Sandy kids step into firefighters’ boots
Aug 29, 2017 04:36PM ● Published by Jana Klopsch
Junior firefighters get the run-down on the inner workings of an ambulance. (Keyra Kristoffersen/City Journals)
Gallery: Junior firefighters [4 Images] Click any image to expand.
By Keyra Kristoffersen | firstname.lastname@example.org
Sandy Fire Station 31 hosted kids from around Sandy and the Salt Lake Valley for the semiannual Jr. Firefighter Academy.
“We saw that there was an opportunity during the summertime to be able to get kids to come to the fire station and learn about firefighting as well as teach them about fire prevention,” said Battalion Chief Robert DeKorver.
Twice a year in June and August, 26 children ages 8–11 from around the valley have the opportunity to spend three days learning about how the fire department works, from daily schedules and how 911 works to prevention and safety, such as how to avoid smoke inhalation by crawling underneath it.
The day camp is in its third year and was originally patterned after Sandy City’s Jr. Police Academy. The program began by admitting 20 kids and has since grown to accommodate 26. They’ve also added other features, such as inviting Salt Lake Dispatch to explain how 911 works, when kids should call it and what’s expected of them when they go along with the Zero Fatalities Movement to talk about seatbelt safety.
An arson dog is also brought in so the children can learn about fire accelerants and how the dogs are used to help determine how fires start. While the fire department has always been associated with the spotted Dalmatian, DeKorver says Labradors are more popular now.
“They love the dog and they love getting a ride in the fire engine, because how many kids get the opportunity to ride in a fire engine?” said DeKorver.
The University of Utah Burn Center also sent Danielle Westbroek, a nurse at the burn center for 14 years, to explain kitchen and bathroom safety and how to prevent scald injuries. She’s hoping to bring more awareness to the fact that hot liquids burn just like fire does.
“We looked at kids in this age group and saw what the number one way they’re getting scalded on was Top Ramen, getting it out of the microwave, so why not bring in an expert that can talk about that?” said Lenore Corey, who coordinates the academy every summer.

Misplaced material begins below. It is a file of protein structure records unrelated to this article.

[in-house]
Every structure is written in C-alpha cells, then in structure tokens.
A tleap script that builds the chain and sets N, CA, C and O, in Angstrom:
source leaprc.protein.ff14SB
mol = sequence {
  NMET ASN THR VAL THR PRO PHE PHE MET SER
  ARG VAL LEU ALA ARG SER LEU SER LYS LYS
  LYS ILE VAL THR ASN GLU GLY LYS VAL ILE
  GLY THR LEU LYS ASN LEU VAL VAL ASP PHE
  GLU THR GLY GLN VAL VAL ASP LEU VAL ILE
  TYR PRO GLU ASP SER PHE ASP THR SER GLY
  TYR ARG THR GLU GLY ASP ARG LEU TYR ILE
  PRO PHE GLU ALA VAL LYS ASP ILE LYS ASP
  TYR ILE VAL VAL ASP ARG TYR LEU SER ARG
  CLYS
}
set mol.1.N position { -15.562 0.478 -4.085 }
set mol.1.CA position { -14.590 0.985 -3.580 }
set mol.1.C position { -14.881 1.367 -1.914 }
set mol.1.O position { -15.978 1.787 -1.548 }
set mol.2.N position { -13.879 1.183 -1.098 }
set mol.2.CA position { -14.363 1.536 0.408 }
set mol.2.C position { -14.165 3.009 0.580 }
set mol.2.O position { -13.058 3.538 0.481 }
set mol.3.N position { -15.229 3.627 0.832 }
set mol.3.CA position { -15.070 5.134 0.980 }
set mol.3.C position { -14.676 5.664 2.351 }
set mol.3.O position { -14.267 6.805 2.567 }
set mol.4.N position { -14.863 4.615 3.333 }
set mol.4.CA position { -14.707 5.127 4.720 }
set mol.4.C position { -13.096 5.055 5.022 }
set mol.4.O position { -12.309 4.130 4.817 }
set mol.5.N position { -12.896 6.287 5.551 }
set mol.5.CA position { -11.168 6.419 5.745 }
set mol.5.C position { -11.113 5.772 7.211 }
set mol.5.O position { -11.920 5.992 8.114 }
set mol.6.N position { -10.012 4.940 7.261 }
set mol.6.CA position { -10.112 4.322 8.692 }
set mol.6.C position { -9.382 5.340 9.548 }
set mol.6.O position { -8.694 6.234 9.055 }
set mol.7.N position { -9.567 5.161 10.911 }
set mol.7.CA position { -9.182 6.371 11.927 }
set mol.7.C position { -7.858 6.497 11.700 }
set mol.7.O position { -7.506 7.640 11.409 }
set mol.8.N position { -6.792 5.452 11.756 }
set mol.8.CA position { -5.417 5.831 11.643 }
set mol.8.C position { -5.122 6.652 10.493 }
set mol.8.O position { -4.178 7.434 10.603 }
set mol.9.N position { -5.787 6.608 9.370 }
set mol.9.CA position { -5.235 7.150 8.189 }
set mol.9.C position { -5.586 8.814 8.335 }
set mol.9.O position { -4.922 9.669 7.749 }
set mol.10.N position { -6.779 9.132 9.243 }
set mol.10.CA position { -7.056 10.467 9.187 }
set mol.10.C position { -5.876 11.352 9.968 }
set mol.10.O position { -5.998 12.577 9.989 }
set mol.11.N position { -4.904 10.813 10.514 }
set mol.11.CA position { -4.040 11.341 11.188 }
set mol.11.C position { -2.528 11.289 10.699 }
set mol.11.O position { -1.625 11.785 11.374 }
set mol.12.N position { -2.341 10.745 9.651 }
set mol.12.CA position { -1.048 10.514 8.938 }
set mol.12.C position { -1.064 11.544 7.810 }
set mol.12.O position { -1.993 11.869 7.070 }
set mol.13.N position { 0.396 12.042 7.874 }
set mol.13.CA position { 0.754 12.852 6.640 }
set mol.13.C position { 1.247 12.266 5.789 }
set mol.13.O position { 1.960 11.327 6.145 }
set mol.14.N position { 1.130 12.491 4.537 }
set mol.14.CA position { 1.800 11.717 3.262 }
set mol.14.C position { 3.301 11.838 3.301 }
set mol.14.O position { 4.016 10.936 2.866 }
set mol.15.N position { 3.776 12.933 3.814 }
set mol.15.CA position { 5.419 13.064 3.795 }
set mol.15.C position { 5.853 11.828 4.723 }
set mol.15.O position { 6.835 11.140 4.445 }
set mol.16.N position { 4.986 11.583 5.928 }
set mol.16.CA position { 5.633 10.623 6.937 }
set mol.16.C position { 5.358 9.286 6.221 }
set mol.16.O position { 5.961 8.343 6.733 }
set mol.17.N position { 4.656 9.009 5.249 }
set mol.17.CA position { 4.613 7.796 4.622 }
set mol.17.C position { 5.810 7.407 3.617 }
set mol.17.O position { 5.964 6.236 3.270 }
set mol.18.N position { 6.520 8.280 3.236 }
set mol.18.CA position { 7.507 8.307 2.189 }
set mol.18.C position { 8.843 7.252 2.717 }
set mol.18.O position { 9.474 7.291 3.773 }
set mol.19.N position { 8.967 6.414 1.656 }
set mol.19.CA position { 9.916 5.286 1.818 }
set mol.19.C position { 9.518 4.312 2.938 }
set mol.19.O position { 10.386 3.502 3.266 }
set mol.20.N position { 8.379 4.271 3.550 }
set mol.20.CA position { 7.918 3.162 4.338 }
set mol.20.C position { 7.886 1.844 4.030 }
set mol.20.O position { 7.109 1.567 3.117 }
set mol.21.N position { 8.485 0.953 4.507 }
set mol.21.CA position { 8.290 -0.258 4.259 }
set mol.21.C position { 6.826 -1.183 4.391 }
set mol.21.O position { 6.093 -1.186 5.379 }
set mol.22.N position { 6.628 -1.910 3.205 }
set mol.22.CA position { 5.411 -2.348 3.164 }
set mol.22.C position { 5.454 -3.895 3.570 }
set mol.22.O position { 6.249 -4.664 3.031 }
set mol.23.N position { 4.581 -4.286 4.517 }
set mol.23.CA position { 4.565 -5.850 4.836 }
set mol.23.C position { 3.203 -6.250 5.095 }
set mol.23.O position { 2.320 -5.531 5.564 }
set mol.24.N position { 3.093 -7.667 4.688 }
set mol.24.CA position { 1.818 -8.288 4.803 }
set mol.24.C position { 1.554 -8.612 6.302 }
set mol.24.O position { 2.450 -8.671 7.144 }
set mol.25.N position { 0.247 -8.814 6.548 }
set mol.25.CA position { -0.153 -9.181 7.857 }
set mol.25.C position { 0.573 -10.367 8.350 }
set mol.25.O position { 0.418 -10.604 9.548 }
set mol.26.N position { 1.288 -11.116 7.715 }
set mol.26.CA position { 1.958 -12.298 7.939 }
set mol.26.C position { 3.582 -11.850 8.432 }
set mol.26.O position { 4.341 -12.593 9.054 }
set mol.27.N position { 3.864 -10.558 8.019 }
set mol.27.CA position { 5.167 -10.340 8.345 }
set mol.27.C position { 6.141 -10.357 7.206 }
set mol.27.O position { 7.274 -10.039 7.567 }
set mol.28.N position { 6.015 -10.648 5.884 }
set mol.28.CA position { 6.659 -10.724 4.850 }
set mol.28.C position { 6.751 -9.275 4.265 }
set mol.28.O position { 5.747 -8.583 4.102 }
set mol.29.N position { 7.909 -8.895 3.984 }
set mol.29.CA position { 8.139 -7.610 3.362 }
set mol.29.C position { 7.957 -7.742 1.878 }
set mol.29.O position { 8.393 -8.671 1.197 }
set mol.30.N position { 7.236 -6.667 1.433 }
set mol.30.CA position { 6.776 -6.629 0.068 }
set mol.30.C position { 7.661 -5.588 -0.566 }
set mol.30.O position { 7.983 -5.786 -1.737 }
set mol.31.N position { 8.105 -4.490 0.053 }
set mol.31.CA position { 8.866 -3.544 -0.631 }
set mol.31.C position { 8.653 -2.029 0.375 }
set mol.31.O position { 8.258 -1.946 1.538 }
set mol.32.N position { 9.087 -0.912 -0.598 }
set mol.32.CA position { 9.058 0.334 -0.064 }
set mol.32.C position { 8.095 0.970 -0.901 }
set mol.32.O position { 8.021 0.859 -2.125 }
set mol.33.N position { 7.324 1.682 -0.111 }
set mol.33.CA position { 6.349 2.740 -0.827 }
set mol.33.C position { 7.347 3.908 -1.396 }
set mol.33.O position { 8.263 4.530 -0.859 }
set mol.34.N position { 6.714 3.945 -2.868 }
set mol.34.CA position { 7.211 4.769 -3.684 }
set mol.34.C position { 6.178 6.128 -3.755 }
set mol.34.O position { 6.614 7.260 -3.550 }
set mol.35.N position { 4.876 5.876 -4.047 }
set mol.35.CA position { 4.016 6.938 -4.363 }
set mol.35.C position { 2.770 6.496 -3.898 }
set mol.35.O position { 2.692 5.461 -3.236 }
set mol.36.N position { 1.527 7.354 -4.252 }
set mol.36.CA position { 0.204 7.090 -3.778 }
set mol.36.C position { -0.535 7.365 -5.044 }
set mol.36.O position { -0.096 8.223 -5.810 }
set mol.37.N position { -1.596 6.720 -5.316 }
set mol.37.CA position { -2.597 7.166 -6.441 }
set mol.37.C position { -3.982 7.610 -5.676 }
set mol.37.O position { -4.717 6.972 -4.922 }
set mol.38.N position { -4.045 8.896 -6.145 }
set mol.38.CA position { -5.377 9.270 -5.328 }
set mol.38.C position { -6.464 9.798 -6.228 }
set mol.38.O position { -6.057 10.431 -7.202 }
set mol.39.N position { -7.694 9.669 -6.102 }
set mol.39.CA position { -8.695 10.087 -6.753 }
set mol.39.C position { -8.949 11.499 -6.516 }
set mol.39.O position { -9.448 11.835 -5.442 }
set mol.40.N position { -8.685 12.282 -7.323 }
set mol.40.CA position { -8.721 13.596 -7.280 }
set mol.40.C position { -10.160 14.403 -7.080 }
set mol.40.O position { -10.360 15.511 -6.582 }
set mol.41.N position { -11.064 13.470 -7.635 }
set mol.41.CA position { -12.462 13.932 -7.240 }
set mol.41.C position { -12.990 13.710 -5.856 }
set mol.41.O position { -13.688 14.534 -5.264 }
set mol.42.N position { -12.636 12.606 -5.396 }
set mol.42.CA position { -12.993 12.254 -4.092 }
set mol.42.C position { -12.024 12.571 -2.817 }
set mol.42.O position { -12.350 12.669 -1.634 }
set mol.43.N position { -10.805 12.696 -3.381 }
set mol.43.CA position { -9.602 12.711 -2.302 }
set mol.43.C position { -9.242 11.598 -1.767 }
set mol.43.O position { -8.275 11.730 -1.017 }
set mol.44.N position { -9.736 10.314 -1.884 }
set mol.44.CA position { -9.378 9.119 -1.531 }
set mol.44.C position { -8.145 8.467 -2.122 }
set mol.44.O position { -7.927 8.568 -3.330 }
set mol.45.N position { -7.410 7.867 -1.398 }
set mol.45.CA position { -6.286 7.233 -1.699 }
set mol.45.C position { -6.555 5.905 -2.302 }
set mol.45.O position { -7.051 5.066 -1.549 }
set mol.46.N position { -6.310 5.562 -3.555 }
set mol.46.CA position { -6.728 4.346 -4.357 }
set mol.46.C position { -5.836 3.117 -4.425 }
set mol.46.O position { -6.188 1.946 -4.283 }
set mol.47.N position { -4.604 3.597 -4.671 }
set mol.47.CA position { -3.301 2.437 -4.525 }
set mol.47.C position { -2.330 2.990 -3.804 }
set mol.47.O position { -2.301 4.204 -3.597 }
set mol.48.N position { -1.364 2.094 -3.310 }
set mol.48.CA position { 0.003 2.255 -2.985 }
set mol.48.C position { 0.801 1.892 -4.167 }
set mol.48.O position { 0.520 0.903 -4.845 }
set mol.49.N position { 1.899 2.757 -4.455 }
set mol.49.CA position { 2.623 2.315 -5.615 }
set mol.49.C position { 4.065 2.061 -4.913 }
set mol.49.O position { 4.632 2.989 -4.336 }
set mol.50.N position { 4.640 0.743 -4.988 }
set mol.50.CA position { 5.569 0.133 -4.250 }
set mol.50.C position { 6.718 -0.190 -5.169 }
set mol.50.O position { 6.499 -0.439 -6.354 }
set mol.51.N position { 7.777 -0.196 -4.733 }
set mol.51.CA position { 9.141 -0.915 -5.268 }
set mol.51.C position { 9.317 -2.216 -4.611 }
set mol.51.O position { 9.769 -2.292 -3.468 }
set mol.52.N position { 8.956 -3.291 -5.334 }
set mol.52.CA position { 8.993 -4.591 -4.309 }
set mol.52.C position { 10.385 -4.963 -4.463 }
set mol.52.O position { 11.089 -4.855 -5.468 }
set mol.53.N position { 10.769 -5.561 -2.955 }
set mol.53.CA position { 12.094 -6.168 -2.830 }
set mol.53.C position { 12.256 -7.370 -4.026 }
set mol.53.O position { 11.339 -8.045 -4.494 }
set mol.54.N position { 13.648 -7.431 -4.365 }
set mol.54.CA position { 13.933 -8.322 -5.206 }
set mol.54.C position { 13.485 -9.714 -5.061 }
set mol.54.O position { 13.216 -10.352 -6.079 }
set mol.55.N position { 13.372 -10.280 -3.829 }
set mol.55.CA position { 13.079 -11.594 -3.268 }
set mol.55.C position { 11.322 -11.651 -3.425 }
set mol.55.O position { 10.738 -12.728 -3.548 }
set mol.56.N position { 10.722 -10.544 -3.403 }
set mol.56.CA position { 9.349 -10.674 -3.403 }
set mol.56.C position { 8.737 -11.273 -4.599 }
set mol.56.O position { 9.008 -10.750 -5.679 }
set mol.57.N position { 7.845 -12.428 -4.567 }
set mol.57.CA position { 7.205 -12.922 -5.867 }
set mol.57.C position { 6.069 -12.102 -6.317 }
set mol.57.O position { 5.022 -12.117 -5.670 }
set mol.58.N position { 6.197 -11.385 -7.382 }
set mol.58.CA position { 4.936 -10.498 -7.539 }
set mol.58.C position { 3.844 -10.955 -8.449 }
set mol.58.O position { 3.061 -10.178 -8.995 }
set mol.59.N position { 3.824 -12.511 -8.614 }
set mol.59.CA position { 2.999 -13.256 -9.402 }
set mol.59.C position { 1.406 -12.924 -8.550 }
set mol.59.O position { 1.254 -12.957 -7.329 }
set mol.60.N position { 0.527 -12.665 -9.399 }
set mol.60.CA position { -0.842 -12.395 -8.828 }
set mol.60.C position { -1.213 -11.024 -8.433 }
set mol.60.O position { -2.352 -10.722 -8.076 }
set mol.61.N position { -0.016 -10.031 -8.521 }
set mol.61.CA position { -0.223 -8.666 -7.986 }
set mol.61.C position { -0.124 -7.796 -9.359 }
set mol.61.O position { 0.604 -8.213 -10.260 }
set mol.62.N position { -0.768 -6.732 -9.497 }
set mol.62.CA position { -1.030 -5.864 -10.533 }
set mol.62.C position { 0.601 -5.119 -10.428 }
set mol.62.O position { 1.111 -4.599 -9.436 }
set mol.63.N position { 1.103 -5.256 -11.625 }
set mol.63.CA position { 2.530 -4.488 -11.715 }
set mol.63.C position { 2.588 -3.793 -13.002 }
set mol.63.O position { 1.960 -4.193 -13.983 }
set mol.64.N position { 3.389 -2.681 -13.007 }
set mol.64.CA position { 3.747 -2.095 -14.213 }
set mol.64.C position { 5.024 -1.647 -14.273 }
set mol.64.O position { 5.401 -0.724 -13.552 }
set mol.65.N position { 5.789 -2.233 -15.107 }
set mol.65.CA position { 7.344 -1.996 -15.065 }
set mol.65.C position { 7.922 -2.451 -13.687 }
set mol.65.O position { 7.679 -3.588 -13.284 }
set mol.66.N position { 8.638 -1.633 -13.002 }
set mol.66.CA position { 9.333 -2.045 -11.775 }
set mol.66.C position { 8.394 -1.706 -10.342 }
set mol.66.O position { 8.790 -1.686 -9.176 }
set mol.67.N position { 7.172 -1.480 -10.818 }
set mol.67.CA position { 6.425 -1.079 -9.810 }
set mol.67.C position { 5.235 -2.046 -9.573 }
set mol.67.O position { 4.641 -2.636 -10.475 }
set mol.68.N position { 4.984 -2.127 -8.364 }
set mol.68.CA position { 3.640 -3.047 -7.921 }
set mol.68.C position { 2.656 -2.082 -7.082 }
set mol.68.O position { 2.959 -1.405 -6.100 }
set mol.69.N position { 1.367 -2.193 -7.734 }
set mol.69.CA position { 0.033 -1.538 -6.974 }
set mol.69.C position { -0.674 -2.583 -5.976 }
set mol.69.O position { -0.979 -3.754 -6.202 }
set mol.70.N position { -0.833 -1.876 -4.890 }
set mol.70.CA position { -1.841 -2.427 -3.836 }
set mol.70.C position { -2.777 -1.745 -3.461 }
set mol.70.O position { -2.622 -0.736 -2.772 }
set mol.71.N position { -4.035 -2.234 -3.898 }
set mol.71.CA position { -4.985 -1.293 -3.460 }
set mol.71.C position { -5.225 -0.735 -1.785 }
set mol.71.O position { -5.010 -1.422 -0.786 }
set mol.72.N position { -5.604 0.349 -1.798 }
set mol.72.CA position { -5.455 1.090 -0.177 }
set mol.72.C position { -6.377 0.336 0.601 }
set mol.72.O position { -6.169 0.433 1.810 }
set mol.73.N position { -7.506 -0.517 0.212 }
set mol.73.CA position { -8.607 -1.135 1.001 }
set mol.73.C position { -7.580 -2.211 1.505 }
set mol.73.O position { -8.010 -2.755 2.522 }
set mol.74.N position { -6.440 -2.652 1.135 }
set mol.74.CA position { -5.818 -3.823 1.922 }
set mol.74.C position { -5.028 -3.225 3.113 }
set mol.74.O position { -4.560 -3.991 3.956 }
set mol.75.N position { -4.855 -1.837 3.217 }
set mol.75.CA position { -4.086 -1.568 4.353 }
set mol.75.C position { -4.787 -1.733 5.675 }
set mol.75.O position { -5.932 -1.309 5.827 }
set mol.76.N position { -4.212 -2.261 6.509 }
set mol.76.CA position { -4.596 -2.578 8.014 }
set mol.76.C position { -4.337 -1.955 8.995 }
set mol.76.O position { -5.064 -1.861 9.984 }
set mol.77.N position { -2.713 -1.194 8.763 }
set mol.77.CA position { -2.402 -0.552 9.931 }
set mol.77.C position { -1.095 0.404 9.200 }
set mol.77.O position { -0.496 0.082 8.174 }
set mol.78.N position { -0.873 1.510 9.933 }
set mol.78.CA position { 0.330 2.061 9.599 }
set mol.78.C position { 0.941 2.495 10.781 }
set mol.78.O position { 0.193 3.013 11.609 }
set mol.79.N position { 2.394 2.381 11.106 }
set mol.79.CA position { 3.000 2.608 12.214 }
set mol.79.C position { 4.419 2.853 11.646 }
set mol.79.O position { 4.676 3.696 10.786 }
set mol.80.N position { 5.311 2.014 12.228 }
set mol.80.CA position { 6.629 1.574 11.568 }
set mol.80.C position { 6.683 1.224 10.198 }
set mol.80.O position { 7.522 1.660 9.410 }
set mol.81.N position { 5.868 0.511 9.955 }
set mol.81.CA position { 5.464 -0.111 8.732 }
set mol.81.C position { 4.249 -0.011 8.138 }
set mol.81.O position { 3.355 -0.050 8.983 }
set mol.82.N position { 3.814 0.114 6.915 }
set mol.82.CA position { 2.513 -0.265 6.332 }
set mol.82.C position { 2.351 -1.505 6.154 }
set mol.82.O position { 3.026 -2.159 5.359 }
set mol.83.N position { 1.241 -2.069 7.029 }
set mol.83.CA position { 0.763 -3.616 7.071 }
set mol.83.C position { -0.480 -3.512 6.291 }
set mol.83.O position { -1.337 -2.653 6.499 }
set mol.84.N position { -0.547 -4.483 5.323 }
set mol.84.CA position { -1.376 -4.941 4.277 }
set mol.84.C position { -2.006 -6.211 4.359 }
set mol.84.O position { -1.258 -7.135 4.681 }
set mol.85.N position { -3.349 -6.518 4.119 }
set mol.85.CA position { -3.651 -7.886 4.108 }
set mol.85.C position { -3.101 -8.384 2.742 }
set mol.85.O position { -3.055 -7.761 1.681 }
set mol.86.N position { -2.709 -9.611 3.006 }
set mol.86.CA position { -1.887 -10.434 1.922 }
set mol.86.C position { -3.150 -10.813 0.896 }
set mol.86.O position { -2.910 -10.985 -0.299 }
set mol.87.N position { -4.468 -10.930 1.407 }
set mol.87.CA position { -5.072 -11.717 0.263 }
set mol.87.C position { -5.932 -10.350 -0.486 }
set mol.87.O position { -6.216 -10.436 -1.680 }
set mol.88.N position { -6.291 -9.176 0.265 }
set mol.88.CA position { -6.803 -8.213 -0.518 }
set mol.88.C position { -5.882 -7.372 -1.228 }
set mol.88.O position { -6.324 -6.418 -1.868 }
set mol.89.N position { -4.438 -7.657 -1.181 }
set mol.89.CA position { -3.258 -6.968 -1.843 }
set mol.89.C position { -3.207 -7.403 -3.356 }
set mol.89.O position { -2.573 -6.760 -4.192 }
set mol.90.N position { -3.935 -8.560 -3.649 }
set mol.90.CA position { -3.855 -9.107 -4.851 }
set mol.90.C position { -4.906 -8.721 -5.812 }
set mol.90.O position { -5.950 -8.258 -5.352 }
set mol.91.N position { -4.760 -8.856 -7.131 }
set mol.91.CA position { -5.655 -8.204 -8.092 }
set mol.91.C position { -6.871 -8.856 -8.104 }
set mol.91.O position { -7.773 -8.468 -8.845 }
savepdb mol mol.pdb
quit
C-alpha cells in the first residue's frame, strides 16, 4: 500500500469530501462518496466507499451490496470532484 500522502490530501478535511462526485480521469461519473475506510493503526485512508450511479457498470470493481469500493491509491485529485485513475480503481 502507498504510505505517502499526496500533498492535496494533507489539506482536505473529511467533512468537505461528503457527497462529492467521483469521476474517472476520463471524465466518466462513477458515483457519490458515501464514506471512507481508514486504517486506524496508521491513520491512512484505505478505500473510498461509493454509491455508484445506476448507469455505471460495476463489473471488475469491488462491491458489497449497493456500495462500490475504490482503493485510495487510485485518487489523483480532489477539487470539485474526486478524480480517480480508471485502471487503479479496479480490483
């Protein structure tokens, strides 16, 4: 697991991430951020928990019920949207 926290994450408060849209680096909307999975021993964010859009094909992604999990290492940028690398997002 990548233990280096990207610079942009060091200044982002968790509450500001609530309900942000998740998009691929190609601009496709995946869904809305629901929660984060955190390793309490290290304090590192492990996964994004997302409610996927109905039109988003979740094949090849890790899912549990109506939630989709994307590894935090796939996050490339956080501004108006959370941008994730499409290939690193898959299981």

This was the first time the burn center had been invited to participate in this program, though they do attend a number of safety fairs and other events. Westbroek said she’s happy to be a part of it because she looked at it as an opportunity to put herself out of a job.
“If we can prevent burn injuries, especially in the kids, I’d be happy to pack up and close down the burn center,” said Westbroek.
Some of the activities include riding on the fire engine, dressing up in firefighter’s gear, touring the firehouse and learning how to bucket brigade and use the hoses.
“It’s fun to see the kids that are real quiet and shy that first couple of days to see how competitive they get,” said Corey.
Each of the six camps that have been scheduled were filled to capacity quickly. Some of the kids had even been to the camp several times and a few who passed the age limit, like Mady Norris, came back to help out.
Her duties included ensuring the children stayed only in the designated areas and helping to play games to keep them engaged.
“It’s going really well,” said Norris.
Corey and her assistant, Kimberly Hornberger, spoke about the importance of having a family safety plan and doing fire drills at home so everyone knows rules and escape plans, while also resolving concerns about the safety of pets should a fire break out.
“It’s a lot of work, but a lot of fun,” said Corey. “It’s fun to see them learn things and enjoy this.”
Currently, Sandy City is the only city in the Salt Lake Valley to host a Jr. Firefighter Academy, but DeKorver said he hopes other cities get involved, as the last few years have shown an inexplicable drop in firefighter applicants joining the force. He said he’s hoping that not only does the camp help teach safety, but that it will also spark the interest of kids who may eventually want to become a firefighter and go through the certification program that Canyons School District offers to high school students.
“Here at Sandy City Fire Department, part of our number one mission statement is prevention and education, so obviously we want this to continue to be successful,” said DeKorver. “This is a great program and Lenore Corey and Kimberly Hornberger have done a phenomenal job of keeping this program running and making sure that it’s just gotten better every time.”
The Sandy City Fire Department offers babysitting clinics throughout July, fire-safety presentations during the winter and preschool puppet shows in October.